Patients And Methods: Single-center, randomized, prospective pilot study that included 20 eyes of 20 subjects. Patients' best-corrected visual acuity (BCVA) was less than or equal to 20/40 and central foveal thickness on spectral-domain optical coherence tomography was greater than 325 µm. Intravitreal ranibizumab was dosed monthly or by protocol-specified treat-and-extend. Primary outcome was mean change in mean BCVA. Institutional review board approval was obtained.

Results: At month 24 (M24), there was a mean 8.3-letter gain in the monthly treatment group and an 8.5-letter gain in the T&E group (P = .082; 90% confidence interval). The average change from baseline BCVA was not statistically significantly different at any timepoint. At M24, the median number of injections in the monthly and T&E groups were 22.5 and 18.5, respectively (P = .287).

Conclusions: Visual acuity with monthly dosing appears equivalent to T&E dosing during the course of 24 months. There was a trend toward a lower injection burden in the T&E arm. [Ophthalmic Surg Lasers Imaging Retina. 2018;49:e191-e197.].
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http://dx.doi.org/10.3928/23258160-20181101-17DOI Listing
November 2018

When and How to Incorporate Steroids for Persistent Diabetic Macular Edema: A Discussion of Real-World Treatment Optimization Strategies.

Ophthalmic Surg Lasers Imaging Retina 2018 07;49(7):S5-S15

In the United States, diabetic macular edema (DME) is the leading cause of vision loss among people with diabetic retinopathy. Despite the availability of different therapies for DME, up to half of patients with DME show some persistent edema after anti-vascular endothelial growth factor (VEGF) treatment alone, leaving these patients at high risk for vision loss. However, dosing in a similar fashion to that of pivotal anti-VEGF trials is difficult because of real-life challenges faced in clinical practice. This is particularly true for DME, in that the frequency and burden of anti-VEGF injections are a major challenge to patient care. Research evaluating anti-VEGF therapies has shaped the treatment paradigms for patients with DME, and similar benefits have also been noted in clinical trials evaluating the use of intravitreal steroids. Treatment with a long-term intravitreal corticosteroid, which requires fewer injections than treatment with most short-acting therapies, has been found to reduce inflammation and improve vision in a percentage of patients. This roundtable discussion, which took place during the 2018 annual meeting of the Vit-Buckle Society, reviews the current treatment paradigms for DME and evaluates how to customize and optimize treatment strategies geared toward individualized patient care. [Ophthalmic Surg Lasers Imaging Retina. 2018;49:S5-S15.].
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http://dx.doi.org/10.3928/23258160-20180621-01DOI Listing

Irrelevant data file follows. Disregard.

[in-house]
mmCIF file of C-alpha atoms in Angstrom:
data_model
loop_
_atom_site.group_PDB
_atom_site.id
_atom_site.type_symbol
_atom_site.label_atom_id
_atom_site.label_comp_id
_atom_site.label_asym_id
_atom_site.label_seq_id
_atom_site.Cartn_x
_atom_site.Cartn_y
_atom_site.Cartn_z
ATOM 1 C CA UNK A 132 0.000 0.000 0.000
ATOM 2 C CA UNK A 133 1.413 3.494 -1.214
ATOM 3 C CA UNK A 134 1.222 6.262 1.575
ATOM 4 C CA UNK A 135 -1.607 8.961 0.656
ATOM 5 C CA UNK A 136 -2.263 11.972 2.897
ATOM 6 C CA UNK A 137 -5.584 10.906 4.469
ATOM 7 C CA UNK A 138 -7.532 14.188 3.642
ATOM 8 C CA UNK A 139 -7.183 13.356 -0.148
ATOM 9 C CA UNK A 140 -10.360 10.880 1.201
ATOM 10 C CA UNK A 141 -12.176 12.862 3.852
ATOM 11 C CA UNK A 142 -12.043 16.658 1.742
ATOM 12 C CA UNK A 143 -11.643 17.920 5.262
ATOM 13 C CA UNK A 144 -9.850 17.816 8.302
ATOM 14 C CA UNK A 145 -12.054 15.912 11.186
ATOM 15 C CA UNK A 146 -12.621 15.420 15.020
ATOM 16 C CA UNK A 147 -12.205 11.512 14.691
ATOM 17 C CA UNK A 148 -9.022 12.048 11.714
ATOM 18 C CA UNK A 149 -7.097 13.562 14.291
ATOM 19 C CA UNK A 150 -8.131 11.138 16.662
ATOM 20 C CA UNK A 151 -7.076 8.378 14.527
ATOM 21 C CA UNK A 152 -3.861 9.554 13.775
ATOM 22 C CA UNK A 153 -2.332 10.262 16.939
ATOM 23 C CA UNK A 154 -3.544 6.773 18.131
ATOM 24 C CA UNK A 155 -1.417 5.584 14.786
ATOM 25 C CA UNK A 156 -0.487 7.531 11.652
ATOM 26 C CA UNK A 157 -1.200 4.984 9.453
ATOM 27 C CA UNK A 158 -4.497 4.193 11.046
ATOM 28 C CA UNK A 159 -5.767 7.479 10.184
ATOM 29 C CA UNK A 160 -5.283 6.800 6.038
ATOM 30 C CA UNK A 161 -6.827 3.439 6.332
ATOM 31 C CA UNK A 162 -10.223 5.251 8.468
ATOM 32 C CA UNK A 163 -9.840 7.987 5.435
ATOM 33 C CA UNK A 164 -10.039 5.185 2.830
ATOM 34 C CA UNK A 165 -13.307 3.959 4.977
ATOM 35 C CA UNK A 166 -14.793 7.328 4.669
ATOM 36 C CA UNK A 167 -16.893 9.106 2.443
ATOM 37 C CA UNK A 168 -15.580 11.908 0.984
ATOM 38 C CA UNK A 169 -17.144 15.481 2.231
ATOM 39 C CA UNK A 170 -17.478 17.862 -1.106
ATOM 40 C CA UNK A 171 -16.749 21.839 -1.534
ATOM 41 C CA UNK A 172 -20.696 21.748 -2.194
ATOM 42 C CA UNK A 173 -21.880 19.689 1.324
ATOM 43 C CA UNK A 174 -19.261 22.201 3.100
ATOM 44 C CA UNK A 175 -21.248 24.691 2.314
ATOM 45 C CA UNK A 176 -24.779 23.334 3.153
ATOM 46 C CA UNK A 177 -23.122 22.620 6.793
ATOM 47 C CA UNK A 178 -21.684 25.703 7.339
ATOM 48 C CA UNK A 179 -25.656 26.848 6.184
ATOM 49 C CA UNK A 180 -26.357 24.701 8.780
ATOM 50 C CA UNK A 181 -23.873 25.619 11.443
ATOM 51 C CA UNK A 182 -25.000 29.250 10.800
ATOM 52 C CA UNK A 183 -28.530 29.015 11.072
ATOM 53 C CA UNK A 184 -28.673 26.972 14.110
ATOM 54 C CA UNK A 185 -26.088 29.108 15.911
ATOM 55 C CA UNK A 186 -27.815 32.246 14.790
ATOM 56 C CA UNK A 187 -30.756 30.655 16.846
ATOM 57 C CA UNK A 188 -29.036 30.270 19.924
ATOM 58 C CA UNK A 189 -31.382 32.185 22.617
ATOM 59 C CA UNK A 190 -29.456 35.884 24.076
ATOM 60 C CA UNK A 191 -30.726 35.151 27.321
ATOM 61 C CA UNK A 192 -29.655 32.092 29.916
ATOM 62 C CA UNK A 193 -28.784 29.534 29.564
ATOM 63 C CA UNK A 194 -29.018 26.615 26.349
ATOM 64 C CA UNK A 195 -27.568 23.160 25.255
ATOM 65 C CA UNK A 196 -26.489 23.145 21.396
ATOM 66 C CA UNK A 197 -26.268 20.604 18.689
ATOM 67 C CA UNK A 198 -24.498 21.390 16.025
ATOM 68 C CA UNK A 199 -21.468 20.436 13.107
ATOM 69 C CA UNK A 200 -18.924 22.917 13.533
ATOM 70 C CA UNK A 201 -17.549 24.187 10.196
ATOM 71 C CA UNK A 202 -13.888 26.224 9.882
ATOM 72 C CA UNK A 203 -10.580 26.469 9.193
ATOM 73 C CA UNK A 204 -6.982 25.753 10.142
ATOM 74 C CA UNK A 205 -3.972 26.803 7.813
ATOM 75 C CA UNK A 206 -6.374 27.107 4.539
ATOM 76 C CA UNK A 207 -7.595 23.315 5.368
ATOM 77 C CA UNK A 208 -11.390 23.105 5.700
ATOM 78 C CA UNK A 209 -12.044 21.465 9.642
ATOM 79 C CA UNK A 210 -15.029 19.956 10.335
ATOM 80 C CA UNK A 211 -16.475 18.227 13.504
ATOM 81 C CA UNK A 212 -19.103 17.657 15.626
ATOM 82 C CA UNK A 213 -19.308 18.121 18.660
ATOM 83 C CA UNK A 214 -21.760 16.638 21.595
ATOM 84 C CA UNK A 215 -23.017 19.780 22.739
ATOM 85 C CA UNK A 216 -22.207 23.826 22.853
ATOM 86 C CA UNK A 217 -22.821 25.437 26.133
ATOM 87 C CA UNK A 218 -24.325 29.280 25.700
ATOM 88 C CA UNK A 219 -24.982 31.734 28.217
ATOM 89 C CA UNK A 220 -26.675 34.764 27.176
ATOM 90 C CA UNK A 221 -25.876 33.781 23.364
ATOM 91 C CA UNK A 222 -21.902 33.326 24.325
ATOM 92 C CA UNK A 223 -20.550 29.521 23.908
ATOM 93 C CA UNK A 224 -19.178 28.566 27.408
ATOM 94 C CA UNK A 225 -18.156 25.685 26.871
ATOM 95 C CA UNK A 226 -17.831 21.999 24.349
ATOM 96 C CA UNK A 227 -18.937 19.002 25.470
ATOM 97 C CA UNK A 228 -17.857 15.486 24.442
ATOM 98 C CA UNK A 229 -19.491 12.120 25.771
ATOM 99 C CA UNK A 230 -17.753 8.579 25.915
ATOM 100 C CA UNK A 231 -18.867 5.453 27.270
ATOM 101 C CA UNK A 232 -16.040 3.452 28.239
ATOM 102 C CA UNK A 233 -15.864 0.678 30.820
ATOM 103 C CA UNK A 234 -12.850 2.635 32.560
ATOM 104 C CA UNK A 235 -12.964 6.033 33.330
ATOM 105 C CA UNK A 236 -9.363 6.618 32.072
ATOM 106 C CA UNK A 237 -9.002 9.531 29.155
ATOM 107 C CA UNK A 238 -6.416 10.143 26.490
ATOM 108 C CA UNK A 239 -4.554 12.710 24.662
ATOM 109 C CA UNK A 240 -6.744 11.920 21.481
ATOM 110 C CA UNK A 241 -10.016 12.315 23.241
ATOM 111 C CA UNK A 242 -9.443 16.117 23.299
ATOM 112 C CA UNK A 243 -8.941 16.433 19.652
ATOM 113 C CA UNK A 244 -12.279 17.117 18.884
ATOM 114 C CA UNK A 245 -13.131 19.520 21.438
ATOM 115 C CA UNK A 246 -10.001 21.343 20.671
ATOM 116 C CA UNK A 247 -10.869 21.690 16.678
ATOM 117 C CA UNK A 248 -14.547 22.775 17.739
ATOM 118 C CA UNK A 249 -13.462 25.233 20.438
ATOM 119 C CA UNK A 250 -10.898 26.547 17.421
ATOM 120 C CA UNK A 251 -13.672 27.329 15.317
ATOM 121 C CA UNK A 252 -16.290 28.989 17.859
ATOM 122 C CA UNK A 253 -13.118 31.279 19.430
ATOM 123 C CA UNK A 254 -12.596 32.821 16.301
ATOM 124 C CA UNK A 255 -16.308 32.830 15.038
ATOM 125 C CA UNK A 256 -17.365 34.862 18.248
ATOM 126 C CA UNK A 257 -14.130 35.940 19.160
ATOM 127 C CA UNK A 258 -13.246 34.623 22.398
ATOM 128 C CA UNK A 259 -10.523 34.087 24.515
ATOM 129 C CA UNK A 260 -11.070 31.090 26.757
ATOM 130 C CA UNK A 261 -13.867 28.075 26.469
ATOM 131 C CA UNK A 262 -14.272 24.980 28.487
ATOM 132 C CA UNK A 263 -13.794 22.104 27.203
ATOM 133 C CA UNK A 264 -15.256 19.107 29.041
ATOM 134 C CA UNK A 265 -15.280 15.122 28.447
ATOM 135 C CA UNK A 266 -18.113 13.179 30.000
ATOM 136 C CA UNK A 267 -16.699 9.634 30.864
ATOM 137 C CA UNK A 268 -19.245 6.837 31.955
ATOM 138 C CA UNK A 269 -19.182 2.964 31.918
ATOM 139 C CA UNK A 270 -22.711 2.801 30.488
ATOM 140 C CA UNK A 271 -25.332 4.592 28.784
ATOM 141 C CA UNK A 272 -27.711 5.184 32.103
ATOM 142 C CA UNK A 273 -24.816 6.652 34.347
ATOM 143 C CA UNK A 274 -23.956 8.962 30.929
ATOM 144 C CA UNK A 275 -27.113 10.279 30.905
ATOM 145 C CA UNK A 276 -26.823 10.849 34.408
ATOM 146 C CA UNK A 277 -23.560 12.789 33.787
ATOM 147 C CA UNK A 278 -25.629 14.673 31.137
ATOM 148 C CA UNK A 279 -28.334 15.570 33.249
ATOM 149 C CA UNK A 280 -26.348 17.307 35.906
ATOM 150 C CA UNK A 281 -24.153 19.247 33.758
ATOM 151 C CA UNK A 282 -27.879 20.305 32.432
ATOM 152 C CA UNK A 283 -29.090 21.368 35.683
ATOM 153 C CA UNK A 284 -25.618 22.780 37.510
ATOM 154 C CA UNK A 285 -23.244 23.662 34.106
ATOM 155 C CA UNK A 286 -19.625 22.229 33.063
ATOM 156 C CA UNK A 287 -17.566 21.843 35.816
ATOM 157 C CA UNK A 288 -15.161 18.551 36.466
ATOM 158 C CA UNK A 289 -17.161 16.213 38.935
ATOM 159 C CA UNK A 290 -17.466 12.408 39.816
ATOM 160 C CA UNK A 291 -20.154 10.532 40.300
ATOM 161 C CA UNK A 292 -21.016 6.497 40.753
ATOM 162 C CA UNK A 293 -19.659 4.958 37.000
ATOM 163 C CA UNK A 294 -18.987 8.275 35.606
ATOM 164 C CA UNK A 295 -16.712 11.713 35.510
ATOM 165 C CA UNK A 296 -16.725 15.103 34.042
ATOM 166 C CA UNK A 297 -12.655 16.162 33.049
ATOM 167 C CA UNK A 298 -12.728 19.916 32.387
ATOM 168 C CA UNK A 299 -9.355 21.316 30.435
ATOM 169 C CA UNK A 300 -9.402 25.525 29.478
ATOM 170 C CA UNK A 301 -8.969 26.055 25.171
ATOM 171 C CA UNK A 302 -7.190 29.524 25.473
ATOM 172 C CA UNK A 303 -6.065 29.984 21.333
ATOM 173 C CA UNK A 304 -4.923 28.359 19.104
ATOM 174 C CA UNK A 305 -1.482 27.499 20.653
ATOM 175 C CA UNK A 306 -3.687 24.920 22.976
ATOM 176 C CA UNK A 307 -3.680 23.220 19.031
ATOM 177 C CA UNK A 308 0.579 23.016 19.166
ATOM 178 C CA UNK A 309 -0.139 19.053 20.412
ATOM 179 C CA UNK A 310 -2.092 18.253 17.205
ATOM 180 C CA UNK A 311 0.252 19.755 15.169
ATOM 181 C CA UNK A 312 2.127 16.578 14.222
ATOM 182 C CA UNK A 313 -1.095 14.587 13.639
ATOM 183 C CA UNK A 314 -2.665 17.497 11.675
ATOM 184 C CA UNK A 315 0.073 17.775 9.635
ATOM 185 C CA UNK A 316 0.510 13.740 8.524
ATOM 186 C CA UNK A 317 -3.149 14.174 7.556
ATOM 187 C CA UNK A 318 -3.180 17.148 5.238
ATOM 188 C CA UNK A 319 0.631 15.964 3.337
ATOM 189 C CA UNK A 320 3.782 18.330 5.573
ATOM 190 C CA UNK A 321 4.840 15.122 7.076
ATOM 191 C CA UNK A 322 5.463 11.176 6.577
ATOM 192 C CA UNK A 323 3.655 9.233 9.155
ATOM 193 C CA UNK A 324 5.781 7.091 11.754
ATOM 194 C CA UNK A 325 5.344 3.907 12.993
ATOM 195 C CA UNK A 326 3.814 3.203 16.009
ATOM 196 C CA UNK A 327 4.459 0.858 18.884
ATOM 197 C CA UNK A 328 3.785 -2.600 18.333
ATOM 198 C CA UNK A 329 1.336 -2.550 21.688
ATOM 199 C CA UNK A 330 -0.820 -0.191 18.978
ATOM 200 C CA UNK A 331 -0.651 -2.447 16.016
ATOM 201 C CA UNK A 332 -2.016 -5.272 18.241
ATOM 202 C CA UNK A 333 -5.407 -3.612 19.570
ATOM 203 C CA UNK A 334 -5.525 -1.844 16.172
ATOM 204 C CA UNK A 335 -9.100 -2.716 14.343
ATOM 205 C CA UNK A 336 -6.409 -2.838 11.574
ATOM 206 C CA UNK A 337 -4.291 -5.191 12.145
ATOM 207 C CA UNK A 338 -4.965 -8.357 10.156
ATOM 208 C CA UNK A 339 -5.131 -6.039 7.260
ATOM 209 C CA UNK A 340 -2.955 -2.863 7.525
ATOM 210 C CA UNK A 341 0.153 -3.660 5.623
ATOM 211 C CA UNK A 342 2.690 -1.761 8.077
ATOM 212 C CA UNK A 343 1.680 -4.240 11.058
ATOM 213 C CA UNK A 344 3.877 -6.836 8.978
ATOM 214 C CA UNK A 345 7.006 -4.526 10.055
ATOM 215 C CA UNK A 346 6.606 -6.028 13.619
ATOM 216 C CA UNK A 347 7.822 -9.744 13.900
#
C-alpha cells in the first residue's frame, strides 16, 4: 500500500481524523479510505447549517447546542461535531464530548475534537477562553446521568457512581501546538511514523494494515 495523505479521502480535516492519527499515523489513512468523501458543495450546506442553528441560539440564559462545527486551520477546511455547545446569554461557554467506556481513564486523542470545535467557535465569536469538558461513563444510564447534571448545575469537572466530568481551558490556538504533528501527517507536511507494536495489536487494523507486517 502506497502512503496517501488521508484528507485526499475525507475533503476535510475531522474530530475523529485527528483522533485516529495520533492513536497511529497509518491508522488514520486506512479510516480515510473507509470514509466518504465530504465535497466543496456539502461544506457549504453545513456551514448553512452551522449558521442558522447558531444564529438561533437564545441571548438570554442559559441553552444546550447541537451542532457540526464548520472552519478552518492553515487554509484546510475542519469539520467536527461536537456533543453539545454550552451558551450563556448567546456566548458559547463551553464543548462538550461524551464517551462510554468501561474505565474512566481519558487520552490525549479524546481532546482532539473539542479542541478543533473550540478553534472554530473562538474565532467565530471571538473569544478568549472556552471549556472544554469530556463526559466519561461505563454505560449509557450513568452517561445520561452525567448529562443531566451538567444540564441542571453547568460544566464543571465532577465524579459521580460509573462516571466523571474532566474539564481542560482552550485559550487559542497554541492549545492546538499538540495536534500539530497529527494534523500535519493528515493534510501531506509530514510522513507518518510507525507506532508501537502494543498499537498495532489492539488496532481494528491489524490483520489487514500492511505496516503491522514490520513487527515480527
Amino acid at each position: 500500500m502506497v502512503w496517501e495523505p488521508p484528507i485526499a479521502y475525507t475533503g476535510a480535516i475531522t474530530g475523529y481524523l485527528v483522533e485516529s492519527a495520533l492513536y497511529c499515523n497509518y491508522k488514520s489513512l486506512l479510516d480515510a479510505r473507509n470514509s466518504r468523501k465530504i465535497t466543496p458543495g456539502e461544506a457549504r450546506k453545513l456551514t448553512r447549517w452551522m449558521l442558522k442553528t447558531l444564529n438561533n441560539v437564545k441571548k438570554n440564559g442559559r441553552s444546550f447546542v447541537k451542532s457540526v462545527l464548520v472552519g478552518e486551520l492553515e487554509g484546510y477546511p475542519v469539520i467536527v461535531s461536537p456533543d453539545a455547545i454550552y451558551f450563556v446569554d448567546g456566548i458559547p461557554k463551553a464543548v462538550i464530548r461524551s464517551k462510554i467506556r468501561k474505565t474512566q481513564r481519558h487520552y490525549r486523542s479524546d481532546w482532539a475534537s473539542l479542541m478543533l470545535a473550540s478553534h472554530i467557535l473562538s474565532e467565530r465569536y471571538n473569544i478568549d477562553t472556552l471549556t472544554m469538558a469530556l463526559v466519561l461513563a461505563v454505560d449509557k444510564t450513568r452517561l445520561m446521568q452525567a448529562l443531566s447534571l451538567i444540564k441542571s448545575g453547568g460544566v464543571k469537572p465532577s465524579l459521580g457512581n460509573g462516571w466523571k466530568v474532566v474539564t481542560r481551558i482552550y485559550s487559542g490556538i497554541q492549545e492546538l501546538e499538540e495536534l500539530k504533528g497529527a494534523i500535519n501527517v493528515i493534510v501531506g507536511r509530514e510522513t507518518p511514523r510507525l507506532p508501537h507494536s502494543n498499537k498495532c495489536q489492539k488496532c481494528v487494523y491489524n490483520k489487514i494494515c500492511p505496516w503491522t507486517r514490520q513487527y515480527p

July 2018

Letter to the editor.

Ophthalmic Surg Lasers Imaging Retina 2015 Mar;46(3):301

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http://dx.doi.org/10.3928/23258160-20150323-01DOI Listing
March 2015

Topical lidocaine gel with and without subconjunctival lidocaine injection for intravitreal injection: a within-patient study.

Ophthalmic Surg Lasers Imaging Retina 2014 Jul-Aug;45(4):306-10

Background And Objective: To determine whether patients prefer topical anesthesia or subconjunctival anesthesia for intravitreal injection.

Patients And Methods: Consecutive patients receiving bilateral simultaneous injections of anti-vascular endothelial growth factor agents were asked to participate in this within-patient, prospective, single-blinded, randomized, factorial study. Fifty-seven patients completed the study. Both eyes were treated with topical anesthesia. One eye was also injected with subconjunctival lidocaine. Anesthesia for the next treatment visit was based on patient preference at the conclusion of the study visit and at a 4-hour and 24-hour follow-up telephone call. Patients were allowed to change their anesthesia preference during the next three visits. The final endpoint for the study was anesthesia preference for ongoing intravitreal injections.

Results: Fifty patients (88%) preferred subconjunctival anesthesia and seven patients (12%) preferred topical anesthesia for ongoing treatments. (P = .0003) CONCLUSION: Given the choice, most patients prefer subconjunctival anesthesia to topical anesthesia for intravitreal injections.
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http://dx.doi.org/10.3928/23258160-20140709-06DOI Listing
February 2015

Correspondence.

Retina 2013 Nov-Dec;33(10):2185

*Department of Ophthalmology, University of South Florida, Tampa, Florida †Retina-Vitreous Associates of Florida ‡Department of Ophthalmology, University of South Florida, Tampa, Florida.

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http://dx.doi.org/10.1097/IAE.0b013e31829f731eDOI Listing
March 2014

Multiple repeated intravitreal triamcinolone treatments for radiation-induced macular edema.

Retin Cases Brief Rep 2007 ;1(4):202-4

From Ophthalmic Consultants of Boston, Boston, Massachusetts.

Background And Purpose: This report discusses a patient with a predictably and repetitively favorable anatomic and functional response to intravitreal triamcinolone for radiation-induced macular edema. The purpose of this report is to demonstrate a situation where this treatment may have a favorable outcome over time.

Method: Retrospective interventional case study.

Result: Restoration of normal macular contour as well as maintenance of good vision after several treatments with intravitreal triamcinolone.

Conclusion: Intravitreal triamcinolone is a well-established treatment for macular edema. In the vast majority of cases, its effect is transient, and additional treatments are necessary. It is important to realize that, in certain cases which are effectively treated with this modality, it may allow for preservation of good vision over time. One must be vigilant for the known complications of intravitreal triamcinolone, especially increased intraocular pressure and cataract progression.
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http://dx.doi.org/10.1097/01.iae.0000226587.64265.deDOI Listing
November 2014